ShareThis Page
Japanese troupe places equal value on dance, staging |

Japanese troupe places equal value on dance, staging

| Sunday, October 3, 2004 12:00 a.m

To understand Pappa Tarahumara …

On second thought, forget the understanding part. When the curtain goes up Friday on the U.S. premiere of “Ship in a View,” literal understanding will be left to cool its heels in the lobby of the Byham Theater.

To open its 35th season, the Pittsburgh Dance Council gives the audience an unreality check, courtesy of a surreal and singular artists collective from Tokyo, Japan.

“They were rehearsing their new piece in the state theater in Tokyo,” says Dance Council executive director Paul Organisak. “They showed 15 or 20 minutes of their new piece. I said, ‘Who is this company• What do I have to do to see more of their work and get them here?'”

The performance is also part of the International Festival of Firsts.

Pappa Tarahumara is a highly theatrical Japanese collective that affords equal importance to set design, video, architecture, music and dance. An “object designer” populates the stage with brightly colored bits of installation art. Former television director Hiroshi Koike, who founded Pappa Tarahumara in 1982, writes, directs and choreographs the productions.

“Ship in a View,” which repeats Saturday, uses impressionistic sea imagery as well as choral music and futuristic lighting effects. A large, broken mast dominates the stage. A woman with long flowing black hair sings a keening lullaby as she bends over a broken bicycle.

“The Music Man” it ain’t.

“He creates an environment and world where you’re not quite sure where you are during the 100 minutes,” Organisak says. “When I first saw it, I thought ‘Are people on a shipwreck• Are they in a town?’ You might wonder why the guy is sitting eating an apple or why the guy builds a hut using a hundred pairs of shoes. But it all sort of builds to some kind of whole.”

According to production notes, Pappa Tarahumara endeavors to “liberate themselves from meaning,” an aesthetic that echoes the manifesto of the man who indirectly gave Pappa Tarahumara its name, 19th-century French author, playwright and painter Antonin Artaud. A onetime member of the Surrealist movement, Artaud argued for theater that spoke a poetic and imagistic language free of literal syntax. In essays titled “The Theater of Cruelty” and “No More Masterpieces,” he espoused anti-intellectual theater that was not in thrall to the spoken word.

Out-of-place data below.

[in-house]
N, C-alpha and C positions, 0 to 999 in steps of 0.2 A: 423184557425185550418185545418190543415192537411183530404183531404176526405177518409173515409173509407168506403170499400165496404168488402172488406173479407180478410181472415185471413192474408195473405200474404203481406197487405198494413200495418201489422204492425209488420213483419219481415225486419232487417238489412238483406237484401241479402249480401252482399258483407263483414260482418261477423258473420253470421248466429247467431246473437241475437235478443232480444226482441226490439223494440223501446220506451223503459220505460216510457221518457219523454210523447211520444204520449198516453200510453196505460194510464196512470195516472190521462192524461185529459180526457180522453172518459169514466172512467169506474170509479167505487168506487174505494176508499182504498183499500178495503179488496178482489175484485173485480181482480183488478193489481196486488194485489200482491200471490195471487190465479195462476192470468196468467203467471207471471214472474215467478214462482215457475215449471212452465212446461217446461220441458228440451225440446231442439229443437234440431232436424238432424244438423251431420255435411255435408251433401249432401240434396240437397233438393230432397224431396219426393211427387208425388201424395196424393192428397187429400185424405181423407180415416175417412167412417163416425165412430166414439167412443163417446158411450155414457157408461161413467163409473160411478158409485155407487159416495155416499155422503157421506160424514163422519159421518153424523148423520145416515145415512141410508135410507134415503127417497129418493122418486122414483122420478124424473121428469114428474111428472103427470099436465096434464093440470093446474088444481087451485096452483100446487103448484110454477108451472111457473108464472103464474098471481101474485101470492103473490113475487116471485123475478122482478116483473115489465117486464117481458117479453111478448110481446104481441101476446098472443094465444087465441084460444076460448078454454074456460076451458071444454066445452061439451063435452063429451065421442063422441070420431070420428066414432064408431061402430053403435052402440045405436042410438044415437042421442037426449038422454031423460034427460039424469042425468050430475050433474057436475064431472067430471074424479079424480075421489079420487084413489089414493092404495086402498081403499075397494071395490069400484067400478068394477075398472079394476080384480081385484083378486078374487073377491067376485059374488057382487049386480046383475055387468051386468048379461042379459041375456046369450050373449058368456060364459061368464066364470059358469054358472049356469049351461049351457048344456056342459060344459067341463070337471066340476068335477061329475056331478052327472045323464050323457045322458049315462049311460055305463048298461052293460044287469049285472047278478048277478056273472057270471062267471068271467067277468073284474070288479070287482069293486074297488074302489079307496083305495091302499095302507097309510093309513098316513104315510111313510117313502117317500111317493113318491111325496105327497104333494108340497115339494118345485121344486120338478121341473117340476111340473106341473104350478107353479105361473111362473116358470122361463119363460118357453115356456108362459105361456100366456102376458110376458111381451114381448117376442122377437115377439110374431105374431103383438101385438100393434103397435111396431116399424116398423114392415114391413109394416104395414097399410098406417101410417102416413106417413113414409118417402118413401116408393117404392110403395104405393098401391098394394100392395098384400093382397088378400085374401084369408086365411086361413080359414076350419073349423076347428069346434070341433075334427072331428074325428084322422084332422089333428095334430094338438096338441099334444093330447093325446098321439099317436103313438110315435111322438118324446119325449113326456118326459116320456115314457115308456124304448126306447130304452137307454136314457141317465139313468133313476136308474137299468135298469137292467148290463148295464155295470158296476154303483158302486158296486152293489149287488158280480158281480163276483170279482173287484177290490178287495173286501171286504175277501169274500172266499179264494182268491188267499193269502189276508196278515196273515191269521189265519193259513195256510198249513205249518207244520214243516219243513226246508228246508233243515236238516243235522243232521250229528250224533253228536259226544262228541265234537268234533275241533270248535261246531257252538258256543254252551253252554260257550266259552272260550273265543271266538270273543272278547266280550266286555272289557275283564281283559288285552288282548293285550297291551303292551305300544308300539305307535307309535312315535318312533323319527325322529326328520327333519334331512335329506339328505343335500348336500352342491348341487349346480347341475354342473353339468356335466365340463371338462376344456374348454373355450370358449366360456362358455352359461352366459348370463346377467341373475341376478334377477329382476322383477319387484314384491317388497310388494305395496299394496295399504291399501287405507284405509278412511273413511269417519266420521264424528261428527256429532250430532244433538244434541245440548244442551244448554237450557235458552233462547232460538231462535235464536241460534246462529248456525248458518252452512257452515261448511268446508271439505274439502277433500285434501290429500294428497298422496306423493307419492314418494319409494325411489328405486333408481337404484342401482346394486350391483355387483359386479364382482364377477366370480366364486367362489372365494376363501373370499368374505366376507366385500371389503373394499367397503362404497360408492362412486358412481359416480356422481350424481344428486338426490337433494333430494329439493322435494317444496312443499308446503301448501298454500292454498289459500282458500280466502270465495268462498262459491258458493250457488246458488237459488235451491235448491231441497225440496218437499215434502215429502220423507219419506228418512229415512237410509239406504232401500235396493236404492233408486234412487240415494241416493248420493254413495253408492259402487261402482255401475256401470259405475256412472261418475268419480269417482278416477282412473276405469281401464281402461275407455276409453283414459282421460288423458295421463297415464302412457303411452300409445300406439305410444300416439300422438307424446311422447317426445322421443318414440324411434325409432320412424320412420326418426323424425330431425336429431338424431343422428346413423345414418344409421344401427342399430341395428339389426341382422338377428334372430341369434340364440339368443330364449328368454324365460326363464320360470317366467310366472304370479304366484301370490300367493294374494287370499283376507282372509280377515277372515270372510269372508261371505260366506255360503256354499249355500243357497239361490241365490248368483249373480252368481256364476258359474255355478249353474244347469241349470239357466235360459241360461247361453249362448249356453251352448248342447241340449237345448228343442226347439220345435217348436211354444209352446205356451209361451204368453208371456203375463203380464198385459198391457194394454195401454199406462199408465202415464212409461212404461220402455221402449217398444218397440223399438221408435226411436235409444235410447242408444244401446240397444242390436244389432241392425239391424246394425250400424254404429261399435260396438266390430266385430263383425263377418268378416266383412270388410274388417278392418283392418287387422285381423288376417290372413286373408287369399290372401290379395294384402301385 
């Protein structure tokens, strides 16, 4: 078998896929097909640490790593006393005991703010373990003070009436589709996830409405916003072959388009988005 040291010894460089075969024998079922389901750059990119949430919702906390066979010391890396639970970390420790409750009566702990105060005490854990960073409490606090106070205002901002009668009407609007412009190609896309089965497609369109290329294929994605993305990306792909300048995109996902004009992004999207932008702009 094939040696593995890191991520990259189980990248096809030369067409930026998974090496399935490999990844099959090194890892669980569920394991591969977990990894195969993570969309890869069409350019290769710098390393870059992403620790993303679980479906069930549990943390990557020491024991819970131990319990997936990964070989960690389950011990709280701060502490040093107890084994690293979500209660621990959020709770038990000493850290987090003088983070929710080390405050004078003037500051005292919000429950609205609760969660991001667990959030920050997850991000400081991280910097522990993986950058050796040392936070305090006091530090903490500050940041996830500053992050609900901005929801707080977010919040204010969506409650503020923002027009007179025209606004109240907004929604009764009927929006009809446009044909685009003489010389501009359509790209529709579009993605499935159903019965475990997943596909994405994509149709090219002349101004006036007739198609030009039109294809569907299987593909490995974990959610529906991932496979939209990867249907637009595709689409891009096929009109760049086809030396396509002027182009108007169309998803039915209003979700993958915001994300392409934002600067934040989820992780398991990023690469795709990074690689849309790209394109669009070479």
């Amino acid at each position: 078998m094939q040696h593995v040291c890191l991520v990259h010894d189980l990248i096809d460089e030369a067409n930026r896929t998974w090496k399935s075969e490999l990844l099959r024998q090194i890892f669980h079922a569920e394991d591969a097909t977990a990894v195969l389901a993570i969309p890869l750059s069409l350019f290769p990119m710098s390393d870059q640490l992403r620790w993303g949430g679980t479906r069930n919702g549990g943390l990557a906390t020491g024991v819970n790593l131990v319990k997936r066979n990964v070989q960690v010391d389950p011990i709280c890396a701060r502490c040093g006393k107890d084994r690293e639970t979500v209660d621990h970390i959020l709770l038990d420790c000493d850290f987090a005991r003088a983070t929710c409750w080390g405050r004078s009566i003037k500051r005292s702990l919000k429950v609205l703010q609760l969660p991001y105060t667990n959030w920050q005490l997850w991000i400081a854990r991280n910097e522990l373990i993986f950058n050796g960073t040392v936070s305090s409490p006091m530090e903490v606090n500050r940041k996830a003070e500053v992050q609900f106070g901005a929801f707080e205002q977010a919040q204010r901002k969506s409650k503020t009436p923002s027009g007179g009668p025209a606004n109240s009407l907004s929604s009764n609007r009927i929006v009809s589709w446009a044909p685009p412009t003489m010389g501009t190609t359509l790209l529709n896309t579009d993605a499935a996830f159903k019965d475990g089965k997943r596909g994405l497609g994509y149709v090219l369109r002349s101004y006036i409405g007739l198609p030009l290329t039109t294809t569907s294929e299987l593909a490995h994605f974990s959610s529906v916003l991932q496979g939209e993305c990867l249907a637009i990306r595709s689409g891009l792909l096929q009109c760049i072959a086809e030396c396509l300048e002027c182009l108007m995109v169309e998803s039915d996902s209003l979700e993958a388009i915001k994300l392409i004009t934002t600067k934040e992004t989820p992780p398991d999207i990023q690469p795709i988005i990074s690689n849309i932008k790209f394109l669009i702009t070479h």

Hiroshi Koike named Pappa Tarahumara after Artaud’s writings on the Tarahumara Indians of Mexico.

Pittsburgh audiences may see a kinship with Nibroll and dumb type, two Japanese performance collectives that performed here last year. The Japanese approach is more akin to performance art than traditional dance, says Peter Kope of Attack Theatre, who toured Japan in 2002 with Nibroll.

“You can’t look at it in the same way you look at a traditional dance companies in America,” says Kope, who saw a Pappa Tarahumara rehearsal in Tokyo during the tour.

“The parameters are much more broadly defined,” Kope says of the Japanese performance aesthetic. “There is equal value placed on the visual aspect, the costuming aspect, the staging. Everything carries a much greater weight.”

Of the dancers, he says, “They are really physical. That was really exciting. It’s incredibly disciplined as far as their technique. They just really go to town.

“This company is about allowing room for the audience to join in,” he says. “It’s definitely not easy, because it’s an Eastern sensibility. They’re a really warm company. I can’t wait to see it.”

Additional Information:


Pappa Tarahumara

8 p.m. Friday and Saturday

Admission: $20-$40

Where: Byham Theater, Downtown

Details: (412) 456-6666

Categories: News
TribLIVE commenting policy

You are solely responsible for your comments and by using you agree to our Terms of Service.

We moderate comments. Our goal is to provide substantive commentary for a general readership. By screening submissions, we provide a space where readers can share intelligent and informed commentary that enhances the quality of our news and information.

While most comments will be posted if they are on-topic and not abusive, moderating decisions are subjective. We will make them as carefully and consistently as we can. Because of the volume of reader comments, we cannot review individual moderation decisions with readers.

We value thoughtful comments representing a range of views that make their point quickly and politely. We make an effort to protect discussions from repeated comments either by the same reader or different readers

We follow the same standards for taste as the daily newspaper. A few things we won't tolerate: personal attacks, obscenity, vulgarity, profanity (including expletives and letters followed by dashes), commercial promotion, impersonations, incoherence, proselytizing and SHOUTING. Don't include URLs to Web sites.

We do not edit comments. They are either approved or deleted. We reserve the right to edit a comment that is quoted or excerpted in an article. In this case, we may fix spelling and punctuation.

We welcome strong opinions and criticism of our work, but we don't want comments to become bogged down with discussions of our policies and we will moderate accordingly.

We appreciate it when readers and people quoted in articles or blog posts point out errors of fact or emphasis and will investigate all assertions. But these suggestions should be sent via e-mail. To avoid distracting other readers, we won't publish comments that suggest a correction. Instead, corrections will be made in a blog post or in an article.